Between the second and seventh day, teams of divers continued to film, survey and collect samples from the bottom of the Blue Hole. Objectives and strategies change with each viewing of the previous dive’s video footage. On June 7th, Ken Furman, Dr. Andrew Pitkin and Chris Johnson set out to the southwest wall of the Blue Hole to explore for speleothems and cave formations. A possible penetration point is found in the sheer underwater cliff at 245 ft, but time did not permit exploration. That duty, this time, would fall on the next day’s team – Matt and Terrence Tysall.

The Seventh Day (June 8, 1997)

The entrance to the underwater cave is at 245 feet – a little crack, almost invisible in the dark light at this depth under the overhang in which it lies. Just big enough to let a diver in back-mounted doubles and one stage bottle pass, the chimney goes straight up to a depth of 135 feet where it ends in a big chamber. The first look tells me and my partner Terrence that we hit the mother lode. This is not a coral cave, this is a solution cave. The chamber has a diameter of about 50 feet. Directly in front of me, in the absolute darkness illuminated only by our powerful cave lights, I see a giant turtle skull. Excited, I give Terrence a light signal to show him my find, and he shows me a complete six foot long turtle skeleton laying belly up on the edge of that chamber. In the progress of the exploration of this cave system, we find five complete turtle skeletons.

The water in the cave is so clear that it is hard to see it. Fine light brown silt is covering the floor, which looks like it is covered in flowstone. Visibility here can change dramatically if a diver does not move with the utmost care to prevent the silt from being stirred up – using the techniques of cave diving.

Slowly, we progress through the cave. My partner is laying the guideline in front of me. Floor to ceiling height in places is only enough to get through without back-mounted tanks. Visibility deteriorates fast. Our light beams light the little passages which haven’t seen light for thousands of years. In the corners there are lots of speleothems. In some parts of this cave it is highly decorated – the geologists are going to be happy. Jackpot. The floor is littered with hundreds of crab shells, covered with the light brown silt – entombed in the cave, like the turtles who couldn’t find the way out of this maze in absolute darkness. Throughout the cave we see dozens of small red shrimp and even some lobsters in the entrance area. On what they feed, I don’t know – maybe on fellow marine life who lost its way into this cave system.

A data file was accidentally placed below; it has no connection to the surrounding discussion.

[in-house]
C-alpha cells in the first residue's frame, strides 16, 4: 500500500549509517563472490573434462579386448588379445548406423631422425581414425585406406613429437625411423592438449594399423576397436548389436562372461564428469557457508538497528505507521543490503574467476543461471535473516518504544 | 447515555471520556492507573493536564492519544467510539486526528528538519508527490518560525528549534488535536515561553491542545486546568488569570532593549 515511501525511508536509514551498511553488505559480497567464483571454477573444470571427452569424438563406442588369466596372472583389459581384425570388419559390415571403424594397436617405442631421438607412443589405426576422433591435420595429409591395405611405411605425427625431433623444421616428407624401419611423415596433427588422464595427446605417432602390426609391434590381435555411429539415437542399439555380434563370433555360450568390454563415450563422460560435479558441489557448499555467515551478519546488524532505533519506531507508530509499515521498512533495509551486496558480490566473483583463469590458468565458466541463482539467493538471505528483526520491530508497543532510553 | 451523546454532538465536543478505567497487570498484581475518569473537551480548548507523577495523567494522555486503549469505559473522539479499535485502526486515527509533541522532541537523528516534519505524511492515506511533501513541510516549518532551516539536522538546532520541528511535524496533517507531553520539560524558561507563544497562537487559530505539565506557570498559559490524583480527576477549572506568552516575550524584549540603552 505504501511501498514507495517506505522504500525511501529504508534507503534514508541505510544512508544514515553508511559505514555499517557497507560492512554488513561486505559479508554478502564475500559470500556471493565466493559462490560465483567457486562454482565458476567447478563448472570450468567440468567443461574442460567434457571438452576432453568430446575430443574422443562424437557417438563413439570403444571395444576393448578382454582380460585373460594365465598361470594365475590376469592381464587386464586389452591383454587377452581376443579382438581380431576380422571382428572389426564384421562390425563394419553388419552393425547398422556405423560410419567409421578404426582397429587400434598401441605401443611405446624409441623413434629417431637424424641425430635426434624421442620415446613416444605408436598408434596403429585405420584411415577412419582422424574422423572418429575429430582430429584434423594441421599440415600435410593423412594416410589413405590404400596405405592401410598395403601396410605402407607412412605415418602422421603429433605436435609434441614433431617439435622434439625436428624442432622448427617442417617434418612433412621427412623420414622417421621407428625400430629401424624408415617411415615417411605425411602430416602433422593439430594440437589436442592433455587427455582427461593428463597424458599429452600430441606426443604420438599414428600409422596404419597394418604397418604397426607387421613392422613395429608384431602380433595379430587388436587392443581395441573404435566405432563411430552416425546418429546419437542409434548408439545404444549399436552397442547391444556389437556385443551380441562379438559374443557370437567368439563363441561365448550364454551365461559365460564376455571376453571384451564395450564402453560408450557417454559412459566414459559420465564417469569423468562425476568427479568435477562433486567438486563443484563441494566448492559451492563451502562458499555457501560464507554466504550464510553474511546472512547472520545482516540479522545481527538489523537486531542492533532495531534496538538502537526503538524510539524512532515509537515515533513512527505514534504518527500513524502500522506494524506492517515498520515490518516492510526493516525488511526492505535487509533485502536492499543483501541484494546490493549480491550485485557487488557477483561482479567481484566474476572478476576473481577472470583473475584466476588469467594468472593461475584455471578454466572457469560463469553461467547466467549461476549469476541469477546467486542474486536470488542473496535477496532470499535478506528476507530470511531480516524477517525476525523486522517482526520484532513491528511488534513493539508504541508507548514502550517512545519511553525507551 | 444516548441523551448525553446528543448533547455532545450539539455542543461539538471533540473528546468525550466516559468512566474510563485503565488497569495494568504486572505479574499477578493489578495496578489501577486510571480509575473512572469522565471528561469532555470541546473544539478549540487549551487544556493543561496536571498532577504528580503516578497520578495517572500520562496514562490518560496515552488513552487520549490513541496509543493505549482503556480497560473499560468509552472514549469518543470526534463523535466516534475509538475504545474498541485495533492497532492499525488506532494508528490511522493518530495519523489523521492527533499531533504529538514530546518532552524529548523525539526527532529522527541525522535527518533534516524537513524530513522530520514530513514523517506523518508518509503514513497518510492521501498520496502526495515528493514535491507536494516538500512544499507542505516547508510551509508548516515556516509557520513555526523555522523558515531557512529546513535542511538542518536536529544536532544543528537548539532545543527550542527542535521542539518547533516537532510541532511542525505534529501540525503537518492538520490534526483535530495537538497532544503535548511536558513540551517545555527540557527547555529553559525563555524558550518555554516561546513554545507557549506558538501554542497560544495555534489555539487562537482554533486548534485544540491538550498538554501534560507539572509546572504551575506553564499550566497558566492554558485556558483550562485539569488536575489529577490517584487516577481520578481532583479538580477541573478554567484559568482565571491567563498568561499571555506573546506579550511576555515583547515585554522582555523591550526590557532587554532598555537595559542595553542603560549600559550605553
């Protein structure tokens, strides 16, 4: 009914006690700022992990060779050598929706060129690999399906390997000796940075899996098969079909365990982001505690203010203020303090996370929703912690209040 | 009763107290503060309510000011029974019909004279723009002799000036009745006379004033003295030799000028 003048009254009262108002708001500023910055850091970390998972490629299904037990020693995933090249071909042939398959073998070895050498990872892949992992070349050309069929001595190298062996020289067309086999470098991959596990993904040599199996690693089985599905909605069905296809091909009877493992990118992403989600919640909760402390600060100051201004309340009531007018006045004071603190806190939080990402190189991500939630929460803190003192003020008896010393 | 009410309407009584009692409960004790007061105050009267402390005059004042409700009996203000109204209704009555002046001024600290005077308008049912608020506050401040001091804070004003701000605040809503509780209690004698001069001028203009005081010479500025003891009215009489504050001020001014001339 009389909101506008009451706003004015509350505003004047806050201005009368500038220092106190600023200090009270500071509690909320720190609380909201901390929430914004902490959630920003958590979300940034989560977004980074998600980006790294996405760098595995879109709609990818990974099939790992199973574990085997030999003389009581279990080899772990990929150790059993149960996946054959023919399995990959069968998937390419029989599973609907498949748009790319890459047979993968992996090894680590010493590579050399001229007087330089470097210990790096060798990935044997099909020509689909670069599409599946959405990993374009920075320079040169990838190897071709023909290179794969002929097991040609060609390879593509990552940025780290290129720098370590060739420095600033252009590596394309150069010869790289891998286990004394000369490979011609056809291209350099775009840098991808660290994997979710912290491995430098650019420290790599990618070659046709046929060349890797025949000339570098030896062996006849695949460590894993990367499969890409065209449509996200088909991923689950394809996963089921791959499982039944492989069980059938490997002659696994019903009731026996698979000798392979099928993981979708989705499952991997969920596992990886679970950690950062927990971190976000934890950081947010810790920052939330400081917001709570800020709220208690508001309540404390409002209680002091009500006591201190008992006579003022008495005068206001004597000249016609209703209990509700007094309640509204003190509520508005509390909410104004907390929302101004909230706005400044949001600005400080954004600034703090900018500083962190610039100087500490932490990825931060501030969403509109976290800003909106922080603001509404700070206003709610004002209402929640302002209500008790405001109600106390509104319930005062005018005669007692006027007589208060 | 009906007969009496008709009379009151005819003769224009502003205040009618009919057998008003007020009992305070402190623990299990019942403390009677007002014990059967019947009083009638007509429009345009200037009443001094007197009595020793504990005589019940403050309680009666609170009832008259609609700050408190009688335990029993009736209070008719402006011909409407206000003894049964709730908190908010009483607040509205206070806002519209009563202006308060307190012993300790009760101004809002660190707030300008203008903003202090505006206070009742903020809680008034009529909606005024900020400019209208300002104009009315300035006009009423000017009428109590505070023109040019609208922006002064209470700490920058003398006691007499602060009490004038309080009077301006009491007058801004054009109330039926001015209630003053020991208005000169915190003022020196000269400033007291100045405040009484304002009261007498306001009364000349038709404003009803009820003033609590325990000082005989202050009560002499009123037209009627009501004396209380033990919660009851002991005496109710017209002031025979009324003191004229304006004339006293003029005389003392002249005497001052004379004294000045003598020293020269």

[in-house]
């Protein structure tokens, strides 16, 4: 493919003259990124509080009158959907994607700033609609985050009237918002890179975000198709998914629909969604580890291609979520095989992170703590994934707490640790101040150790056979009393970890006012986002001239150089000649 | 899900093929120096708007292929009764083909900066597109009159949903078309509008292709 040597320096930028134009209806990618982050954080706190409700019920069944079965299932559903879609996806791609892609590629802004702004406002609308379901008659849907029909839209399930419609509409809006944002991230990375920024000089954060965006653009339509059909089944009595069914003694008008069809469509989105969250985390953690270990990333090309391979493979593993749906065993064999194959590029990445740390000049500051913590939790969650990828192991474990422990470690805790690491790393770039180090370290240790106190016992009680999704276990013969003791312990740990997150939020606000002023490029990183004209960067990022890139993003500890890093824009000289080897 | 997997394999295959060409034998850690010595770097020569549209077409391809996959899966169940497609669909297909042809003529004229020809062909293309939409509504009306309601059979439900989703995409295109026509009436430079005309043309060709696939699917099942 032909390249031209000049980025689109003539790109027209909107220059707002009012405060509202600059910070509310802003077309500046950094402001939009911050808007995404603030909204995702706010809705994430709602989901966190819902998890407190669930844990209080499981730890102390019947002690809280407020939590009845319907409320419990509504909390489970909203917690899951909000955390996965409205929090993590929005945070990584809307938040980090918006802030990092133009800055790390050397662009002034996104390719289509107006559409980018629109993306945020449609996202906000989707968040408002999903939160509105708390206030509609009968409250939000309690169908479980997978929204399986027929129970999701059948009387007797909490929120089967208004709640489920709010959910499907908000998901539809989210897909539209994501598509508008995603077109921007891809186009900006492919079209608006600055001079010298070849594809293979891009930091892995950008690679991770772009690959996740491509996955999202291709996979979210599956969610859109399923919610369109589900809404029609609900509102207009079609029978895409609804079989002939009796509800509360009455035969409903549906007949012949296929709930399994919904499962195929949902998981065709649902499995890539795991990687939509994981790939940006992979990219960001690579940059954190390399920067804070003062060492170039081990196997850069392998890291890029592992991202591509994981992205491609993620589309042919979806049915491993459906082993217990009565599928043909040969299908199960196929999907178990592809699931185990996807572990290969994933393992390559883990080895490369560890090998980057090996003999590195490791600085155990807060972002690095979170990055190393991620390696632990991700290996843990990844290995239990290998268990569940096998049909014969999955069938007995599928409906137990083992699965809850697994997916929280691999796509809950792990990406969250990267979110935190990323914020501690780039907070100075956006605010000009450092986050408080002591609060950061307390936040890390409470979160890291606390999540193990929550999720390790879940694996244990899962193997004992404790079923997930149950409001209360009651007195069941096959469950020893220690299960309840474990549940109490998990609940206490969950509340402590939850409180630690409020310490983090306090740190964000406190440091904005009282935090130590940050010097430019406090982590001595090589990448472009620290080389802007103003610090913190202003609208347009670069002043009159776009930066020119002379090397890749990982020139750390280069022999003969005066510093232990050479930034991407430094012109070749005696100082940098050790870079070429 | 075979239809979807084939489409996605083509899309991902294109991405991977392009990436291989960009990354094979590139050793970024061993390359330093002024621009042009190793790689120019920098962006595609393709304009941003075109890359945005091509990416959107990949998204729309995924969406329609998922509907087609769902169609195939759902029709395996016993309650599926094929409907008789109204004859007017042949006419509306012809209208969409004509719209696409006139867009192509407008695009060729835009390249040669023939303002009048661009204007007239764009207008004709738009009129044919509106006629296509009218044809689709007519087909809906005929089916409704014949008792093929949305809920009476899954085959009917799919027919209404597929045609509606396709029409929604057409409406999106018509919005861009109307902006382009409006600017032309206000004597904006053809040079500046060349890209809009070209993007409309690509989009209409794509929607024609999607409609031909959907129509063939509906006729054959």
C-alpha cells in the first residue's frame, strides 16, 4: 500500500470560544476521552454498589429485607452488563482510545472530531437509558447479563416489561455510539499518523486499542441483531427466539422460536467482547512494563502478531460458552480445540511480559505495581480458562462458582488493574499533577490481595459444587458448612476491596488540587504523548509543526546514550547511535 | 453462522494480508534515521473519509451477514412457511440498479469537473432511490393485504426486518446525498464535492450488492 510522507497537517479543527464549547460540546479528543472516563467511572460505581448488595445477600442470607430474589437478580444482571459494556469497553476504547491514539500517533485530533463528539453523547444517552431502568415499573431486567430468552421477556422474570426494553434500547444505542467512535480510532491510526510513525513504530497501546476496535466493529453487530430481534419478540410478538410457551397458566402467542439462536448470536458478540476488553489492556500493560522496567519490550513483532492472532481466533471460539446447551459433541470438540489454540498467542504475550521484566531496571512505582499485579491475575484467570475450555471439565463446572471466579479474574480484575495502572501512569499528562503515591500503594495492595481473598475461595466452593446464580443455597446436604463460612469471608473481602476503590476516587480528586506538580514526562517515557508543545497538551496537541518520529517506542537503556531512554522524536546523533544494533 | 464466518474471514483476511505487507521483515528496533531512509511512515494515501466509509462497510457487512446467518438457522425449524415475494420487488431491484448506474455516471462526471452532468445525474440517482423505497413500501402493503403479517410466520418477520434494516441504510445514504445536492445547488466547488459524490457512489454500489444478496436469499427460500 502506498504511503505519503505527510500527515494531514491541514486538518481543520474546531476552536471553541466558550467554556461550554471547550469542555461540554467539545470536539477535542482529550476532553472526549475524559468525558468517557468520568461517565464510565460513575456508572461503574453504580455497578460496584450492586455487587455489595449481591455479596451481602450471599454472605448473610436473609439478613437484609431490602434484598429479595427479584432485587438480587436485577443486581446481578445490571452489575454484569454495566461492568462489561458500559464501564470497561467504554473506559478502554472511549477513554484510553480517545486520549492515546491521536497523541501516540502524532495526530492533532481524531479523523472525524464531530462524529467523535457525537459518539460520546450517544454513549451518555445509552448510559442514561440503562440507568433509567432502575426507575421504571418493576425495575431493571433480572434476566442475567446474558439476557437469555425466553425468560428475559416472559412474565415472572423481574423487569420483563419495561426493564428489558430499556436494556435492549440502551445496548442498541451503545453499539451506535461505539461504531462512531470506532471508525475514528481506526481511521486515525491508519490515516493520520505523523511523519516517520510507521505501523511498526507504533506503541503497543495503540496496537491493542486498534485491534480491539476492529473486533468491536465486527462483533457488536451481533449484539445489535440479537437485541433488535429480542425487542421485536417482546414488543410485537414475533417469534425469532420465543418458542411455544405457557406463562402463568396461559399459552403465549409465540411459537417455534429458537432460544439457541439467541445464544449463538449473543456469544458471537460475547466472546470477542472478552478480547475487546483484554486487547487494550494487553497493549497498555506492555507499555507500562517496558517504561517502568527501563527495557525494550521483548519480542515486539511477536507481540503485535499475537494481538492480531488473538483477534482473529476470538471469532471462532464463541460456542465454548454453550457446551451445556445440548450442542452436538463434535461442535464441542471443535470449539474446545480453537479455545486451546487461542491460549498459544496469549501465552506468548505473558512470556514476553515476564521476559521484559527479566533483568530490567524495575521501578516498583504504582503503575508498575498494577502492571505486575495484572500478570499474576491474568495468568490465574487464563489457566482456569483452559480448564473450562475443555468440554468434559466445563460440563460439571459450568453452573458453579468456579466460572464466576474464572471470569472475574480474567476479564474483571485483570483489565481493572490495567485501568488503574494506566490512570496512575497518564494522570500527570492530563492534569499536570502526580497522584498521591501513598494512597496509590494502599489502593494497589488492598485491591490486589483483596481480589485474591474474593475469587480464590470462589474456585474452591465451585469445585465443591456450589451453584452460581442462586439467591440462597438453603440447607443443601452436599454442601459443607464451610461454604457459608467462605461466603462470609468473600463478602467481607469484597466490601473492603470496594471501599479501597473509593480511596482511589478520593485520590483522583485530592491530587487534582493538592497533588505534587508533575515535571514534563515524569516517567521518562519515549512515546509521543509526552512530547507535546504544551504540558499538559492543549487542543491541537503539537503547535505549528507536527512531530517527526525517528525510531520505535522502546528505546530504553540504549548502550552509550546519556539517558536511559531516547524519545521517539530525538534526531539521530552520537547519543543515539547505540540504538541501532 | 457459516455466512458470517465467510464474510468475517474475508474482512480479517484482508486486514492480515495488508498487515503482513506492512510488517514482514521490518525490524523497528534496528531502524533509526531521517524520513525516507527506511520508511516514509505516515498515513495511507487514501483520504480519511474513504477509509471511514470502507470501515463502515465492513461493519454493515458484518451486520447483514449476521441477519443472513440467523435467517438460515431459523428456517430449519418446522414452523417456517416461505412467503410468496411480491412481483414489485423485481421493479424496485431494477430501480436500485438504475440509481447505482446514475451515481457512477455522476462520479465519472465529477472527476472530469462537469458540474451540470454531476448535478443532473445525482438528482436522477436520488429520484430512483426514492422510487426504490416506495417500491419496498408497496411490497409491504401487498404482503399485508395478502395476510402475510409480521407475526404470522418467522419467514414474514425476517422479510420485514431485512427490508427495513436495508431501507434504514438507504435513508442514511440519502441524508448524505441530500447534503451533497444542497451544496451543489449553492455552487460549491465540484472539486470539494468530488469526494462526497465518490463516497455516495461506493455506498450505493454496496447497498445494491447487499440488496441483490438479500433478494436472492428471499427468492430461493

The only sound is our bubbles which are collecting on the cave ceiling, which slowly work their way up to the surface through the porous rock layers, where they are seen by out fellow team members on the boat.

The cave passage is about 250 feet long, floor-to-ceiling height is between 2 feet and 6 feet. We reach our turn-around pressure and I have to leave this beautiful place after 45 minutes bottom time, but not without surveying the now permanent guideline and cave features in order to produce a basic grade 3 map the same evening.

After the extensive decompression, we surface with big smiles on our faces and agree to come back here tomorrow to film this beautiful cave for the planned documentation.

As Dr. Robert Dill and Dr. Tony Jones hear what we found and that we’ve seen lots of speleothems, they get really excited and outline the plan for tomorrow’s day of diving which will include shooting documentary video about the cave and the dive, including the surrounding area and the sampling of a stalactite and a stalagmite.

In the next four days the team completes many of the objectives set before them. The cave is revisited and documented, the west wall is searched for other possible cave systems and the large stalactite grotto is surveyed using depth / azimuth / distance techniques.

Preliminary dives are done in the cave just off Lighthouse Reef Resort with video and sample collections in preparation of the dive planned for the next day. Also, two core samples are retrieved from the center of the Blue hole (maximum depth 408 ft). The final mixed gas dive was planned for June 12.

The Eleventh And Last Diving Day (June 12, 1997)

The last mixed gas dive of this expedition will be conducted in the Abyss cave on the northwest of the Lighthouse Reef atoll where the geologists want to know how deep the Abyss is and if we can locate deep speleothems. The Abyss is much more protected than the Blue Hole due to the fact that the lid is still in place – the ceiling has not collapsed yet.

In the diving team are Ken Furman, Terrence Tysall, Dr. Andrew Pitkin and me, the German. Bottom mix is a 10/60 trimix. Tables were cut with the Adept deco software to a depth of 400, 430, 460 and 500 feet, just in case the Abyss goes that deep. 500 feet will be our MOD for the gas we are carrying. The run time will be 14 minutes (4 minutes to 220 feet where we do the switch from air to bottom mix and 10 minutes to and at maximum depth).